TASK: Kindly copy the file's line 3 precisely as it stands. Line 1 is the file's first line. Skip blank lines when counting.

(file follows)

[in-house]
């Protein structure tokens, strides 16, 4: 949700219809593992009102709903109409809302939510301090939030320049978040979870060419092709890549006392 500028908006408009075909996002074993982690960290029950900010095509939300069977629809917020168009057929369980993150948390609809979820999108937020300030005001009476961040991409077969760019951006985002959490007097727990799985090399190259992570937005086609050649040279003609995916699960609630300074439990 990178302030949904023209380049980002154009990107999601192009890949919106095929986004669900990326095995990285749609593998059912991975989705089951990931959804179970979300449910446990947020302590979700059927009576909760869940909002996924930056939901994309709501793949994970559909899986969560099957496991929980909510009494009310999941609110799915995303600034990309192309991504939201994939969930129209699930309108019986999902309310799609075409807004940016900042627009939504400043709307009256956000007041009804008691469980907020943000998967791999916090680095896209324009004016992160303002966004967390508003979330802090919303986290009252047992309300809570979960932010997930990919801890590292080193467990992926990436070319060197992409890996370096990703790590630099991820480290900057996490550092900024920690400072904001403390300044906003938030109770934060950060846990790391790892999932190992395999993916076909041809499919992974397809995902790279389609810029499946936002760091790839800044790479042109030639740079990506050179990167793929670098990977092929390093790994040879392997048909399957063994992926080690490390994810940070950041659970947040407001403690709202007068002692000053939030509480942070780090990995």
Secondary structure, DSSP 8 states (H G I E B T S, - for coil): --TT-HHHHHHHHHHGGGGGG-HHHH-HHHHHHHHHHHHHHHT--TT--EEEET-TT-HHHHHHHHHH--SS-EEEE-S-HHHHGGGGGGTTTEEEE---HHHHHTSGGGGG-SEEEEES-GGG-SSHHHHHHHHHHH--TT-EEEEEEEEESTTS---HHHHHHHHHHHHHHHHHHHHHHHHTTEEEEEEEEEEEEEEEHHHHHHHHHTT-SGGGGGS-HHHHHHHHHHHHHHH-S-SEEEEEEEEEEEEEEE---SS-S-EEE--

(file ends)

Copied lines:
Secondary structure, DSSP 8 states (H G I E B T S, - for coil): --TT-HHHHHHHHHHGGGGGG-HHHH-HHHHHHHHHHHHHHHT--TT--EEEET-TT-HHHHHHHHHH--SS-EEEE-S-HHHHGGGGGGTTTEEEE---HHHHHTSGGGGG-SEEEEES-GGG-SSHHHHHHHHHHH--TT-EEEEEEEEESTTS---HHHHHHHHHHHHHHHHHHHHHHHHTTEEEEEEEEEEEEEEEHHHHHHHHHTT-SGGGGGS-HHHHHHHHHHHHHHH-S-SEEEEEEEEEEEEEEE---SS-S-EEE--